- Who should be tested?
- Who is most likely to spread the virus?
- How do I find missing or unknown connections?
- Which communities are most at risk?
- Does social distance work?
The current pandemic has exposed weaknesses in the traditional approach to contact tracking. The rapidity of the COVID-19 outbreak has exceeded public health infrastructure and has emphasized the need for innovative approaches to increase contact tracking capabilities.
How we can help
With the COVID-19 pandemic affecting communities around the world, public health officials from different regions have different needs and approaches when it comes to contact tracking.
Eg. Combines analytics robust link analysis and visualization with text and geospatial search and analysis, interactive networking, device generation and contact analysis. These capabilities enable health officials and investigators to proactively identify risk contacts and superspreaders.
Analytics software can integrate data from a variety of external sources to quickly implement the right data for our cloud-ready survey and event management solution. From there, users can easily create, triage and manage their efforts to make contact tracking more complete.
Advanced analytical modeling tools help health officials and governments answer the critical questions needed to implement smart public health policies. With data visualization capabilities, users can conduct deeper studies of contacts and data to reveal hidden patterns and share them across different health agencies.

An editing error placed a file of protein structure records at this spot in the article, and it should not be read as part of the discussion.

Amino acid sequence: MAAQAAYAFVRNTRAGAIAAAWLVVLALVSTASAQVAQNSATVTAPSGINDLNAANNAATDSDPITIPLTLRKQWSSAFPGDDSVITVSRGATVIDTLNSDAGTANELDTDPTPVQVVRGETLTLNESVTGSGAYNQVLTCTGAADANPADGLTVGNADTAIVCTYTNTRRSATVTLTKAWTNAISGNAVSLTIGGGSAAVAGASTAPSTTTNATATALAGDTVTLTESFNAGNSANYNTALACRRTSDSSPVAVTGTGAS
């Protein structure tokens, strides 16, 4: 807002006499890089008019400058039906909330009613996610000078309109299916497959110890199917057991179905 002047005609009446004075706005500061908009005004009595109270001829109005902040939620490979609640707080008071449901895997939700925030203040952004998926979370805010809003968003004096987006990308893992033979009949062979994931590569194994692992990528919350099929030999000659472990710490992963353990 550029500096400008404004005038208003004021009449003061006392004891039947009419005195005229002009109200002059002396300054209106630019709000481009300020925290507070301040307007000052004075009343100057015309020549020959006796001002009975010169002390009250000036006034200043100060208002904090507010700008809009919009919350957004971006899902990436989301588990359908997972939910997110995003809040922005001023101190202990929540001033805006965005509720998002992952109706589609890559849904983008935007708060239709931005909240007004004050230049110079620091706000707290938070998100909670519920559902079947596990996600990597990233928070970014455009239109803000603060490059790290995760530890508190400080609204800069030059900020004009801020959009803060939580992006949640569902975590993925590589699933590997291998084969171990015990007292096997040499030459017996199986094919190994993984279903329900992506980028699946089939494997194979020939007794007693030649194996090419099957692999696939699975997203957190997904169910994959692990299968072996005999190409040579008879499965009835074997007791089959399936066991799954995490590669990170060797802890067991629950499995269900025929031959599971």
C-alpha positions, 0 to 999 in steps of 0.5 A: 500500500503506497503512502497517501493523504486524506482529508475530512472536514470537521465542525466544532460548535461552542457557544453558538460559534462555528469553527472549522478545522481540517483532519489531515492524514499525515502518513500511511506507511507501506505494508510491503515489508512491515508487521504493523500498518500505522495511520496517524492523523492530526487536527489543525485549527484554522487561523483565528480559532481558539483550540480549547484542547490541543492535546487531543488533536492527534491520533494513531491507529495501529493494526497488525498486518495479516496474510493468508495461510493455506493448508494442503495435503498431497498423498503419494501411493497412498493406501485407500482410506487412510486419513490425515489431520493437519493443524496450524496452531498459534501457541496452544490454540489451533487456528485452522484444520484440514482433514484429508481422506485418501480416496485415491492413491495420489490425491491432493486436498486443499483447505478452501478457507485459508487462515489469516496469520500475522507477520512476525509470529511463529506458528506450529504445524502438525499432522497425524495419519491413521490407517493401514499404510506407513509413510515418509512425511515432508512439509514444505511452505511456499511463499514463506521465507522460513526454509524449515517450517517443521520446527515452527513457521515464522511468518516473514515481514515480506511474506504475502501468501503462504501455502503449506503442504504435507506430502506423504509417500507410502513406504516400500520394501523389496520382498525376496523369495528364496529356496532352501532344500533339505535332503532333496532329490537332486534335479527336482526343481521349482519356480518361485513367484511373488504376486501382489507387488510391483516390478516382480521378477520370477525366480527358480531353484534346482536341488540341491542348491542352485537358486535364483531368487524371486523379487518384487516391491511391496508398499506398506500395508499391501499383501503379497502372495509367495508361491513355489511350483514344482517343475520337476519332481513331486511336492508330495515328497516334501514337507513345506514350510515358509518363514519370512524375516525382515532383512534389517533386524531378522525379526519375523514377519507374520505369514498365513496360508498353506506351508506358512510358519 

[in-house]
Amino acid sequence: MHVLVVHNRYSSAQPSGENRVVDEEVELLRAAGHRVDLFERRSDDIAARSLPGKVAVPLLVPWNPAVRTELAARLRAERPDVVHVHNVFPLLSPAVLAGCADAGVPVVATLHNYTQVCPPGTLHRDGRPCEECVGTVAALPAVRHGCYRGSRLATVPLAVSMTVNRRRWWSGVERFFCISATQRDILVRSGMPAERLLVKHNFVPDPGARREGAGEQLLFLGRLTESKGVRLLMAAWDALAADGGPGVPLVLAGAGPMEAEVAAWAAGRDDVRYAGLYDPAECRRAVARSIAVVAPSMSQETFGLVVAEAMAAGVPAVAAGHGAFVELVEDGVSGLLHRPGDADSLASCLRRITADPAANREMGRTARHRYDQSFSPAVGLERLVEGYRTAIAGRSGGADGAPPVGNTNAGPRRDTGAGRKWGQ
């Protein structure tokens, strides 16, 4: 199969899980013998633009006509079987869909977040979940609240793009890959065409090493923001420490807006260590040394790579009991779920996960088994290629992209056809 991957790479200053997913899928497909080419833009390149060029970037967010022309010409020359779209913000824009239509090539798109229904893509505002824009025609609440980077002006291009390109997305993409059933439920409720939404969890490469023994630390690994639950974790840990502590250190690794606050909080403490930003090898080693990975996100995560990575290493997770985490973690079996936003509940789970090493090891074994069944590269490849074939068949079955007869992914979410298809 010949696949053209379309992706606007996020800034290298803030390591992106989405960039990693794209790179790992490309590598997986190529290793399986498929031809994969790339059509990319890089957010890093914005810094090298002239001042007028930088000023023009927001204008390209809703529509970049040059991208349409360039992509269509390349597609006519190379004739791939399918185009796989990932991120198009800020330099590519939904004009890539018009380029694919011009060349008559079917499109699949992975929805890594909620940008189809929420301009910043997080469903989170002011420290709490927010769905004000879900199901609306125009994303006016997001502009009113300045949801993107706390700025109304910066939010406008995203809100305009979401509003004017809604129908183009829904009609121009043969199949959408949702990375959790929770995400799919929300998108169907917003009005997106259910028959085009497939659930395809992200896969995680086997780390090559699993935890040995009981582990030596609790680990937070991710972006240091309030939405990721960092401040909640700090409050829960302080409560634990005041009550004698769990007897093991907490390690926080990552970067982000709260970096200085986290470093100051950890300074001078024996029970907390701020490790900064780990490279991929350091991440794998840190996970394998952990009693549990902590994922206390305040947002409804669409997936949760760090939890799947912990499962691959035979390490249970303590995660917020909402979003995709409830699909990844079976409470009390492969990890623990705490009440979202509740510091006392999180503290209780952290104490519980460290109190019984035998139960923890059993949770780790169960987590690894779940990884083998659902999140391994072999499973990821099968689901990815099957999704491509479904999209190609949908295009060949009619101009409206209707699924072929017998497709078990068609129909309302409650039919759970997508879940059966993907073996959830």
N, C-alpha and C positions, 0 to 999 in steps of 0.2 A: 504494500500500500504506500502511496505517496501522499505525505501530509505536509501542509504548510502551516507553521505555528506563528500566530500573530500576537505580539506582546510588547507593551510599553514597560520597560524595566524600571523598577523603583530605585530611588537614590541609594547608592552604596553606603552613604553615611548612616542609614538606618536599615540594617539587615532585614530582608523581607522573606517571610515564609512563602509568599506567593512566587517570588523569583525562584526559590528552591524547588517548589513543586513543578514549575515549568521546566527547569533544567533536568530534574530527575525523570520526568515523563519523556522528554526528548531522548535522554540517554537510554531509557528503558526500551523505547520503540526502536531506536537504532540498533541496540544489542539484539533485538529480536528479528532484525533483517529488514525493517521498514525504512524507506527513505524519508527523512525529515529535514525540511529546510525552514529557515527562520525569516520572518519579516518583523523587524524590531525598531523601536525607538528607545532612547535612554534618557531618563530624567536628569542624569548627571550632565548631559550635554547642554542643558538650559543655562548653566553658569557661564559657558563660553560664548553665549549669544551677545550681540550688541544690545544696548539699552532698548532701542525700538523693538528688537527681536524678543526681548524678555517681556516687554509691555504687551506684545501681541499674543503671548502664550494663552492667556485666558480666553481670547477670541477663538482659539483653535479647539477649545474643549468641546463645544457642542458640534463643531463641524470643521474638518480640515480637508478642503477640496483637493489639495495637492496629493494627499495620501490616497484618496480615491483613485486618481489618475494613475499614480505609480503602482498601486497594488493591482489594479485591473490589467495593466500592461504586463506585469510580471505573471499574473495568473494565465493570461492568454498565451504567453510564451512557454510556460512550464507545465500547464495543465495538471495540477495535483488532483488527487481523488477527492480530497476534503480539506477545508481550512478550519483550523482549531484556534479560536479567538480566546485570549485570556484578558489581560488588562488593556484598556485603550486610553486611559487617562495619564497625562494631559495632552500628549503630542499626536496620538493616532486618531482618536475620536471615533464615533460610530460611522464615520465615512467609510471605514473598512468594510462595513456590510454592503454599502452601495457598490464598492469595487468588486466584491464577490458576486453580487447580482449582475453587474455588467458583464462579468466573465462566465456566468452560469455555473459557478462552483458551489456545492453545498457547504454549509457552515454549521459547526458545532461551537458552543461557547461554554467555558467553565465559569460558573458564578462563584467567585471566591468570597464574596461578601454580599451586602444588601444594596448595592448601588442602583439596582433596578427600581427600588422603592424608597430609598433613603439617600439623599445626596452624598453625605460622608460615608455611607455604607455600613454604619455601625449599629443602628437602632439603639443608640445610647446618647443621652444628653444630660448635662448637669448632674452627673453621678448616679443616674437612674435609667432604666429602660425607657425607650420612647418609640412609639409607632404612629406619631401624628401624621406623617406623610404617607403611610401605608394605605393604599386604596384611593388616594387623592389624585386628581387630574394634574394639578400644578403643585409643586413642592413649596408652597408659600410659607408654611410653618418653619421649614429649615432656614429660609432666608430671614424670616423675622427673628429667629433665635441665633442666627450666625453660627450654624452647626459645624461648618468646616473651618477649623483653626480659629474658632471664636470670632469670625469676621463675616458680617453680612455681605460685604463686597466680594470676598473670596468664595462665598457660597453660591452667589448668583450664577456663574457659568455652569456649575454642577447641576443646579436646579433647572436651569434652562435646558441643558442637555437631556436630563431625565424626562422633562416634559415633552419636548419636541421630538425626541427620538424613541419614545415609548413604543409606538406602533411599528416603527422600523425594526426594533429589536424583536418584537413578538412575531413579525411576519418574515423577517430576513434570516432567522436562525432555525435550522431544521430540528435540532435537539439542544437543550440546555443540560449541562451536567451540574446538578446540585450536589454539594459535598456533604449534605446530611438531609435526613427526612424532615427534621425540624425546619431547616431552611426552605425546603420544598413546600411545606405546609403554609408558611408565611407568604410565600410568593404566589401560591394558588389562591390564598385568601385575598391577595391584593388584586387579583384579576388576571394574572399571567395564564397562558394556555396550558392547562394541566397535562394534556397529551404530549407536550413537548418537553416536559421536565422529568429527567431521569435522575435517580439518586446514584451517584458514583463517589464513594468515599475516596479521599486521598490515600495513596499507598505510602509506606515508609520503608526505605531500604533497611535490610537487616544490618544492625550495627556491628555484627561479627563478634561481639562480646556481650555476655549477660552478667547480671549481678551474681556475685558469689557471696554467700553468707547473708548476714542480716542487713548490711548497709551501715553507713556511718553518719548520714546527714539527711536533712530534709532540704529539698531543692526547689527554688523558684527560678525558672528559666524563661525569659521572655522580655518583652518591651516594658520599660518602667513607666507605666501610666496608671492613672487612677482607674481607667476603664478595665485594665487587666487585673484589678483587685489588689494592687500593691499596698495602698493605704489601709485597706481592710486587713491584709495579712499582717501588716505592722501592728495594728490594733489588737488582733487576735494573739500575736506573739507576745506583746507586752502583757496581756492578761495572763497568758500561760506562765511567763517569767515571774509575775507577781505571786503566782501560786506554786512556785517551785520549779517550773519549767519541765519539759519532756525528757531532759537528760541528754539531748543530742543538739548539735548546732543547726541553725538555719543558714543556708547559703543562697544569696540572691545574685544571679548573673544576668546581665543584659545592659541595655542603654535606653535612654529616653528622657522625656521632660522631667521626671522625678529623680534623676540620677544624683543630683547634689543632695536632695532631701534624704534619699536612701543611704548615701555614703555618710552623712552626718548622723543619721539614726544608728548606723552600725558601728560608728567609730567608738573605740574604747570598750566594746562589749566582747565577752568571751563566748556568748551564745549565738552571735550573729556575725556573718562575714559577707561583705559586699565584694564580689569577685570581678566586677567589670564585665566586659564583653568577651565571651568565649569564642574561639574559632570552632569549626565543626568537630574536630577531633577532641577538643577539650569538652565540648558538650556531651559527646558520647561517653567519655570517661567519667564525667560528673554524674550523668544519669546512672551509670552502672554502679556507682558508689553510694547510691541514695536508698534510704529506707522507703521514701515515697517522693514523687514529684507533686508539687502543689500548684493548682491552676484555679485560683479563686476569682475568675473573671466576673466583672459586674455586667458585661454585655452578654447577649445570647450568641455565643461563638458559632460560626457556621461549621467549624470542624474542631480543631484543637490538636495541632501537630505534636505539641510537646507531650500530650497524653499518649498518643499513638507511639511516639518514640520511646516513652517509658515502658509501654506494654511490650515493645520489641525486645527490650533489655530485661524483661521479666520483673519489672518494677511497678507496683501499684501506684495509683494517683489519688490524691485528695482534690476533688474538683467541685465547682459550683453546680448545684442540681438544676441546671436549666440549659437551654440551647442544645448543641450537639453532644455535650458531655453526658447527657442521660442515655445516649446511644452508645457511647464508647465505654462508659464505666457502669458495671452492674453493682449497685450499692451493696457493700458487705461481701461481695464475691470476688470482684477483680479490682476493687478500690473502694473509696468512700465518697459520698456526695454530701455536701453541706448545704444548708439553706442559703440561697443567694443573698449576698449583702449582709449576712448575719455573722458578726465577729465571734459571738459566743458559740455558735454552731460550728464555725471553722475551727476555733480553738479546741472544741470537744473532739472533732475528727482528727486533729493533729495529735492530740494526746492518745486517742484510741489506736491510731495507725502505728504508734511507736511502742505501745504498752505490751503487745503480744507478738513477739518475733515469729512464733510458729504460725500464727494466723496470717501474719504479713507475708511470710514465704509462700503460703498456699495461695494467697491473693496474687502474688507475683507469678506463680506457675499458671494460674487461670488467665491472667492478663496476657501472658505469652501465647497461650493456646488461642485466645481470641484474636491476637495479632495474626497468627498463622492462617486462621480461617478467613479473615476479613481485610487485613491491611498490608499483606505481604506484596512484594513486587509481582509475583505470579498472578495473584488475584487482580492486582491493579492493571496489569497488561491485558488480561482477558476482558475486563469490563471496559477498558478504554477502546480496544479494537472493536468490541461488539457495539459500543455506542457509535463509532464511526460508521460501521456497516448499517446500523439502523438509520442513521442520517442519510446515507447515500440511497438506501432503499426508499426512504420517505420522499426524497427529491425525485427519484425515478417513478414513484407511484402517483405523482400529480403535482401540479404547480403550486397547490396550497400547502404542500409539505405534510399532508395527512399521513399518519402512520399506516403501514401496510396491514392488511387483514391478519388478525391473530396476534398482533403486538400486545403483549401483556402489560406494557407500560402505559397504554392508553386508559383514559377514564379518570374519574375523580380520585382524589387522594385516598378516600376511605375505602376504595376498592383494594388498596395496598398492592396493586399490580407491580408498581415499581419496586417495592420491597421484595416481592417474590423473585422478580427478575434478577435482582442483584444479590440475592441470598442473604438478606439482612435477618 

Analytics can help governments establish contact tracking databases where public health workers can enter contact tracking data in real time. In addition, analytics can enrich the data collected from contact tracking conversations by establishing more comprehensive links using direct link data, inferred link data, and communication method data. These links can be visually displayed and analyzed over time.
Once links are established, you can generate alarms that public health officials can send to communicate with contacts for a given patient. These alarms can convey health risk alerts and can be customized for each recipient, such as instructing them to have a COVID-19 test on a specific facility or to self-quarantine for a specific number of days. They can be sent through automatic channels, such as text / SMS messages and emails.
Contact tracking and privacy
Contact tracking collects data that can often be considered protected data under existing privacy laws such as name, address, phone number, email address and, of course, health conditions.
A discussion about contact tracking is not complete without at least touching on the sensitive and genuine privacy issues we all have. And the level of intrusion into a patient’s privacy (and the level of the patient’s network) varies from country to country. Public health officials can turn to analysis again – this time to help protect privacy. Computer scientists can use techniques such as masking, identification and role-based security to maintain a healthy balance between privacy and good public health.
However, it is important to note that some data protection laws regulate, but do not prohibit, contact tracking. And most data protection laws allow for data sharing during public health emergencies, such as pandemics.
Negotiations will and should continue with regard to the legal and ethical challenges of the trade exchange between public welfare and individual personal information, but without access to as much contact data as possible, tracking efforts will be as difficult now as in the 1900s.